Red Sea International Film Festival 2

Source: Red Sea International Film Festival

International Documentary Festival Amsterdam (IDFA) artistic director Orwa Nyrabia has posted an incendiary critique of Saudi Arabia’s drive to launch its first major film festival against a backdrop of human rights abuse.

The Syrian-born producer, who took over the reins of IDFA artistic director from long-time chief Ally Derks in 2018, appeared to focus much of his criticism on the new Red Sea Film Festival, although he does not mention it by name.

The fledgling event – which is gearing up for its inaugural edition in the port city of Jeddah on March 12-21, 2020 – announced some $3m worth of prizes and grants on August 28. 

Whether to endorse the new Red Sea Film Festival has been a talking point among film professionals working with the Middle East since the announcement of its creation last year. 

Although there is widespread goodwill towards Saudi filmmakers and hope the era of reform announced in 2017 will result in a freer society, many professionals privately express disquiet at the fact the new festival is being bankrolled by a regime with an appalling human-rights record.

Nyrabia wrote in a Facebook post on Sunday that he felt compelled to take a public stance.

“The upcoming Saudi state sponsored film festival and the tempting opportunities it is offering to filmmakers, producers and film organisations… It seems to have become difficult to avoid taking a position. So, here it comes,” he wrote.

“I would have welcomed and celebrated a Saudi organisation that starts humble and caring, that works its way to our trust and respect organically, respectfully, calmly and slowly, or a festival that stood tall and tried to survive its difficult context with integrity, without all the frenzy of the millions of dollars and the extravaganza of stars and glossy media coverage.

“But this is not what we are witnessing today. This still seems to be impossible in the Kingdom… Saudis deserve a real film festival, not a whitewash. Film, Cinema, cannot be disconnected from its makers, its characters and its audiences. Not even for a couple of millions of dollars.”

Highlighting Saudi Arabia’s role in the war in Yemen, which has killed more than 100,000 civilians, as well its assassination of journalist Jamal Khashoggi and imprisonment and torture of hundreds of political dissidents, Nyrabia said the country’s government was using the festival to clean up its image.

“[It] wants to try and bluff its way into an image of reform and progressive outlook by organising a film festival,” he wrote.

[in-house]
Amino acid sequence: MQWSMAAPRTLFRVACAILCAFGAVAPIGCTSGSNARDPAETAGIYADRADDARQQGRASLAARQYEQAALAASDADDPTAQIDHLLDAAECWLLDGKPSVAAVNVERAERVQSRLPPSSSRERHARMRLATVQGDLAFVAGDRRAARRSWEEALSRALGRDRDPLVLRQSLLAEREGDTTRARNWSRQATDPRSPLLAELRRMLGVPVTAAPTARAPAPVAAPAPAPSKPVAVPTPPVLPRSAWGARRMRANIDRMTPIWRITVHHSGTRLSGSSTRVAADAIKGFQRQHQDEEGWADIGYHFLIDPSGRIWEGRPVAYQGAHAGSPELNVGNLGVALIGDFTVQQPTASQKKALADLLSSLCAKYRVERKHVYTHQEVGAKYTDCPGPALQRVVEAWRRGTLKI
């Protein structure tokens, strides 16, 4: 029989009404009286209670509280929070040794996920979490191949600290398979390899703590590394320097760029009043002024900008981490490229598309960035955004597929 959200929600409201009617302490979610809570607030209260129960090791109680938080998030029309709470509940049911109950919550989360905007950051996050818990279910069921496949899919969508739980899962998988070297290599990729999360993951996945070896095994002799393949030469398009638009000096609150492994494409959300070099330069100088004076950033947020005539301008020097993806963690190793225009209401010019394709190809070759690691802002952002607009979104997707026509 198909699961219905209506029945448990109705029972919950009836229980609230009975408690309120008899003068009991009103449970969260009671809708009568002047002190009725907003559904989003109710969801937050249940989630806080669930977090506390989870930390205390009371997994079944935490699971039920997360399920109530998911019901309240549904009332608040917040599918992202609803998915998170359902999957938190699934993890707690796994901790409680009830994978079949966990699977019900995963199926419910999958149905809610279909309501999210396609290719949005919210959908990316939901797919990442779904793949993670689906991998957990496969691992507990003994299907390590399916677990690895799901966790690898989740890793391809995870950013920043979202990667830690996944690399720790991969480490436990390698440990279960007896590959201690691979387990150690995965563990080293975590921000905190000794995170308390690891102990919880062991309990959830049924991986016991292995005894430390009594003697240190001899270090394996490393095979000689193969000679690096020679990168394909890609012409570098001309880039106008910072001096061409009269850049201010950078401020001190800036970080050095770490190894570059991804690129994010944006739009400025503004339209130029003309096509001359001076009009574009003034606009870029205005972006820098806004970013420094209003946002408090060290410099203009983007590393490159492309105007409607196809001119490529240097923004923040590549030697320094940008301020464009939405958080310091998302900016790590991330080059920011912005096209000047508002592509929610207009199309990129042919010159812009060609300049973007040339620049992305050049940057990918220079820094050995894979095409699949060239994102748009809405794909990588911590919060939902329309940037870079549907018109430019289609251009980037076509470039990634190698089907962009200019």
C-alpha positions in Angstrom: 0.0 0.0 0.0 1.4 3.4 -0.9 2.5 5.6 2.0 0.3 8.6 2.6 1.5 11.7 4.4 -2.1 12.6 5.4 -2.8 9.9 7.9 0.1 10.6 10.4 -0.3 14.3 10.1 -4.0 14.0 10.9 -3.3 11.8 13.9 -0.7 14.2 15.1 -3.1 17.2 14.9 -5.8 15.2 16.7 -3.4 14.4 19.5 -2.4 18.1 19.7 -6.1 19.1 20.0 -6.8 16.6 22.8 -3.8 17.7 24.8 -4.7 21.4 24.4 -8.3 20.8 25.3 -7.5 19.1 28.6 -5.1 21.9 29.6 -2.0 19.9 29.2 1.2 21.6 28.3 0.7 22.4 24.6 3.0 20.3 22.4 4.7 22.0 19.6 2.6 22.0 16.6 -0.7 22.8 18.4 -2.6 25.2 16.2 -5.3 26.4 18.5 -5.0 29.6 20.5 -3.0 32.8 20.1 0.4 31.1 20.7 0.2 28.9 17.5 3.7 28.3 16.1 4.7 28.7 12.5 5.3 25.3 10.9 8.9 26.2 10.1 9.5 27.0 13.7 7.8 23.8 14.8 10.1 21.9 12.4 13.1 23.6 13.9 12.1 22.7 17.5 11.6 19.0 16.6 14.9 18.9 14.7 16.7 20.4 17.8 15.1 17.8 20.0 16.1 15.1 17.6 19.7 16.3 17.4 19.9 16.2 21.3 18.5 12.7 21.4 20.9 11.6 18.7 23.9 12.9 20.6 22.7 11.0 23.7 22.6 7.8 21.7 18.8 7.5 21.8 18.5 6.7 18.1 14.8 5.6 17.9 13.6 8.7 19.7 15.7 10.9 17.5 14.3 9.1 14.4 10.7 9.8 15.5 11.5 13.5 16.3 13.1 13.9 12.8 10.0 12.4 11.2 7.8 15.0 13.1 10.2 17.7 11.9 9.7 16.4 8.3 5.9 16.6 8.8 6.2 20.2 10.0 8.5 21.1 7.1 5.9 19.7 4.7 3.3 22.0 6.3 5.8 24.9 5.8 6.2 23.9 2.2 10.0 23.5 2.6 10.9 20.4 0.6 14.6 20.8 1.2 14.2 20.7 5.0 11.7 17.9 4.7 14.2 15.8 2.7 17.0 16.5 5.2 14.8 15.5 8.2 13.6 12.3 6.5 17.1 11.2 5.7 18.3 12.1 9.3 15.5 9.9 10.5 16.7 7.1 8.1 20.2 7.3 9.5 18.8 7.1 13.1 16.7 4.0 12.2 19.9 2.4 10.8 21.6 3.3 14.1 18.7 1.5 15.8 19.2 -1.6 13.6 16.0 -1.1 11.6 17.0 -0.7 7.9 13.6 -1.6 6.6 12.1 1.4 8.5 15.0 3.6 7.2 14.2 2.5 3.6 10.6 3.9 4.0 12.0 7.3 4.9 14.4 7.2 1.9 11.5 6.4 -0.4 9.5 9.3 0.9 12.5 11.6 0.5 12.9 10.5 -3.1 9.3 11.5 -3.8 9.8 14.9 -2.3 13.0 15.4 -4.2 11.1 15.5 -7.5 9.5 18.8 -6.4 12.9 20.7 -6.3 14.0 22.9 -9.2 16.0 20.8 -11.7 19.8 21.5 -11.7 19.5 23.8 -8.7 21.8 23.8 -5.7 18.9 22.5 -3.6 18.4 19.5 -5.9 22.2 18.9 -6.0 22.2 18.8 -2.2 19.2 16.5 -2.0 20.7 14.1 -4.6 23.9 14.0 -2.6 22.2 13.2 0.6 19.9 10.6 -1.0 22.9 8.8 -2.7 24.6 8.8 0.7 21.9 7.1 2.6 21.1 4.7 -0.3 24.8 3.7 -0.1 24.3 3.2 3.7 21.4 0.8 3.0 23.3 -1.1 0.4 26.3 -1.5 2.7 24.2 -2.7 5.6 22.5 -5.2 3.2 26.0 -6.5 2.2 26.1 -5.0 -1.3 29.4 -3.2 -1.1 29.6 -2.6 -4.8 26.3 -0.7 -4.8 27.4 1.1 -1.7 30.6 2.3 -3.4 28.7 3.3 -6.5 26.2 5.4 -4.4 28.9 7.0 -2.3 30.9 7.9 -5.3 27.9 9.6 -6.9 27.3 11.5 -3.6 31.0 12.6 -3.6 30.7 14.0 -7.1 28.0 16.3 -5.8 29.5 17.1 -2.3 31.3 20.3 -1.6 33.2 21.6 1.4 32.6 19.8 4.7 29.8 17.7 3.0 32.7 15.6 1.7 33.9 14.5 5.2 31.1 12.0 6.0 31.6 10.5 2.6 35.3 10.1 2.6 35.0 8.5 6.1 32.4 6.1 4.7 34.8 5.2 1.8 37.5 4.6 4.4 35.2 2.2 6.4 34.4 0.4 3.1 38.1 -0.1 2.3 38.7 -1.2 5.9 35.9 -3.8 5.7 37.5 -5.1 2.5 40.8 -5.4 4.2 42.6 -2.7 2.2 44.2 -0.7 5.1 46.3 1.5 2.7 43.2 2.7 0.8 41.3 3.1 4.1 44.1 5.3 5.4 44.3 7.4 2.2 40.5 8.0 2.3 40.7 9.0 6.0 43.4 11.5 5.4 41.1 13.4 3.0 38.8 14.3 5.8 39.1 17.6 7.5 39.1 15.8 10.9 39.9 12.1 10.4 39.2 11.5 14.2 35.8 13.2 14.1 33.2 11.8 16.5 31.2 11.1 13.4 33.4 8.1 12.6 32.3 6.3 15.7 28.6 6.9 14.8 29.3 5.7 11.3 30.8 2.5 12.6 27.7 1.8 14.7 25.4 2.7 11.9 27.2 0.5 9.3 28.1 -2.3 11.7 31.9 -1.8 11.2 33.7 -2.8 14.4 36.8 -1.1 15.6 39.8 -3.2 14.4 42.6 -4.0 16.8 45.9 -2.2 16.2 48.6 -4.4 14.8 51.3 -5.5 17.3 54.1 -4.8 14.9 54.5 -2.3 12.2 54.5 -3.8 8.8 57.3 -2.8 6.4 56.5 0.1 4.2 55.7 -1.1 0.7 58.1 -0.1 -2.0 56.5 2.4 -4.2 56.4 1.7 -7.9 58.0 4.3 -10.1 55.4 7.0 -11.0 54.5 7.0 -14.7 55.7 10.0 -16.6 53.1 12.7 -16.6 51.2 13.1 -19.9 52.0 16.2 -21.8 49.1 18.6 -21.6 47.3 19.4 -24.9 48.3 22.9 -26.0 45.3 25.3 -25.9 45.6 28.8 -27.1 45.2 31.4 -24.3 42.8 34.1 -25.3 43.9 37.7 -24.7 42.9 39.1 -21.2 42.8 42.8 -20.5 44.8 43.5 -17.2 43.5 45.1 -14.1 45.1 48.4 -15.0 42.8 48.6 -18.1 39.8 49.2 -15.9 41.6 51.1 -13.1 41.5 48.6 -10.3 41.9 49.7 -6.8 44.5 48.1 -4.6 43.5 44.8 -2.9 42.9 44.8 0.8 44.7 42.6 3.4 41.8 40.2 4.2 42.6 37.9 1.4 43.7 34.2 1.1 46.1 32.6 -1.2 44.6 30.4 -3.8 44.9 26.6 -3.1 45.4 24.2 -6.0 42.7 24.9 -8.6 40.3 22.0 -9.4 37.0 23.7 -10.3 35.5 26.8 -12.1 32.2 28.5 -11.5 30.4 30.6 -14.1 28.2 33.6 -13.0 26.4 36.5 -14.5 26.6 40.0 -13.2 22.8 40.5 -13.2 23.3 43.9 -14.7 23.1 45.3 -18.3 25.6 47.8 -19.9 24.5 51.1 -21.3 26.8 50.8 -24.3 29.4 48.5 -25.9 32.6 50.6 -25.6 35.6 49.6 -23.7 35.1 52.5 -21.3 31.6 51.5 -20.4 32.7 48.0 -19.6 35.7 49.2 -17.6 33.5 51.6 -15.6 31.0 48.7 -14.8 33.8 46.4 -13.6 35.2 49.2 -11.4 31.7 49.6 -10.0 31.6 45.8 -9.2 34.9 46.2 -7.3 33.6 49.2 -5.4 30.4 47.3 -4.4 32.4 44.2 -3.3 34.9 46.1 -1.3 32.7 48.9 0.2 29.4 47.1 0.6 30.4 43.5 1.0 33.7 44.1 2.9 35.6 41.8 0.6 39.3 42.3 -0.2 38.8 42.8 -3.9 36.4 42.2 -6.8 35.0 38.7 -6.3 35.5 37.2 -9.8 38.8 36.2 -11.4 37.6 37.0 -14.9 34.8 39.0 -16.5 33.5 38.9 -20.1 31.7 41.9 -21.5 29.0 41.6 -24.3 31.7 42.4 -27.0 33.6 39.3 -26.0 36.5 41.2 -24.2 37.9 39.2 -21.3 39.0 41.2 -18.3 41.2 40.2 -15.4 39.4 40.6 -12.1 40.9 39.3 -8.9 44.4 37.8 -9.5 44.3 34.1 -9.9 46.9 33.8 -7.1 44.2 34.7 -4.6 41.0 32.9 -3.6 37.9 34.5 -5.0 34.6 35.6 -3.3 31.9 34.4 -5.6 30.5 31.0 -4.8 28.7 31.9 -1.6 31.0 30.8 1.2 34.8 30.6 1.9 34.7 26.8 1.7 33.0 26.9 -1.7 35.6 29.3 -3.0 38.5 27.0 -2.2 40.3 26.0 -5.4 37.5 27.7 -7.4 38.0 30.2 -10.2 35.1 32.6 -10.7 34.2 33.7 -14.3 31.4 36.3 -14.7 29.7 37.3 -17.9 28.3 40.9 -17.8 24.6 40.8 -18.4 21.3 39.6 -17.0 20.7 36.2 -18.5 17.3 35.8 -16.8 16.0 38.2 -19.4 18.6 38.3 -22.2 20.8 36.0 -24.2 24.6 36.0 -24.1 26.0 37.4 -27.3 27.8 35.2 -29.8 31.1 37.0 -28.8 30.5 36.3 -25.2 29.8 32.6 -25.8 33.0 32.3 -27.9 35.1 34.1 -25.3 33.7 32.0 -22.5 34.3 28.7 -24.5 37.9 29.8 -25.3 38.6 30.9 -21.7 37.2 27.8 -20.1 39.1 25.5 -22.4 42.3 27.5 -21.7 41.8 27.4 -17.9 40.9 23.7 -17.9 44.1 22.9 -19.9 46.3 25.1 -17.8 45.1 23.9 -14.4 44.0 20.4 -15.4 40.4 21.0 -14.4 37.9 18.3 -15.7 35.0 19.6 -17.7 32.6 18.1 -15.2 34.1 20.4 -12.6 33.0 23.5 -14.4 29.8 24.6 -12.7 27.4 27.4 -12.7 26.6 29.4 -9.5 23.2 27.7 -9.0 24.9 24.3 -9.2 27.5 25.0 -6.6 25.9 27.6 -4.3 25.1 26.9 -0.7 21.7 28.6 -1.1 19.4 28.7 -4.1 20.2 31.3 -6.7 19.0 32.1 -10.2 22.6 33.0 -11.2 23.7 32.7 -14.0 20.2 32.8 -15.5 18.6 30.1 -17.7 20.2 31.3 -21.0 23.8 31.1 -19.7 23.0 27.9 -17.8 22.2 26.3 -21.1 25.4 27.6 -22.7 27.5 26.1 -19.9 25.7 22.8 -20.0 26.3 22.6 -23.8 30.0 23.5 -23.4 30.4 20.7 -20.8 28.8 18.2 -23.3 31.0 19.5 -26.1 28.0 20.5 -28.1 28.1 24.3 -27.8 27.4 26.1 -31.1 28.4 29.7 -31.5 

Nyrabia went on to accuse the country of attempting to ”buy out film people… with huge amounts of money to allow their consciences to sleep”.

Screen has contacted the Red Sea Film Festival for comment.

Industry response

Nyrabia’s post prompted a number of comments from film professionals thanking the producer and festival director for publicly posting his view. 

These included Christoph Terhechte, the former long-time chief of the Berlinale Forum and current artistic director of the Marrakech International Film Festival.

“My position may not be the same as Orwa’s, as I haven’t spoken with him about it, but I do see his point,” Terhechte told Screen.

“The question which festivals you support by accepting an invitation as a filmmaker, visiting as an industry representative, and certainly by allowing yourself to be hired to work at a certain festival, is without any doubt an ethical one.”

“I understand the desire of the organisers to have a non-censured, international event in a country where cinema has been banned for such a long time, but I’m also worried about the ease with which some people seem to embrace it while ignoring the horrible crimes committed by that country’s rulers – the war in Yemen, public decapitations, the assassination of Khashoggi, et cetera.”

Other industry execs canvassed last month by Screen were divided on whether they would support the festival. “It’s a small glimmer of hope,” suggested one European professional. “I’ve thought about it long and hard but it seems right to get behind it.”

A young Egyptian filmmaker added that she knew “dozens” of filmmakers who would attend event’s Red Sea Lodge script and feature lab. “Winning one of the grants is the difference between making their films or not. It’s a no-brainer,” she said.

However, a European sales executive opposed attending, saying: “I won’t help a dictatorship to pretend they’re a normal regime. It’s a boycott as long as women are not equal to men, gay people are sentenced to death and slavery still exists.”

Contacted by Screen for further comment, Nyrabia would not expand on his words but highlighted his respect and concern for the Saudi people and that he hoped this would shine through in his words.

“I’ve tried to make sure I remain respectful to the Saudi people and to their right of having a festival,” he replied.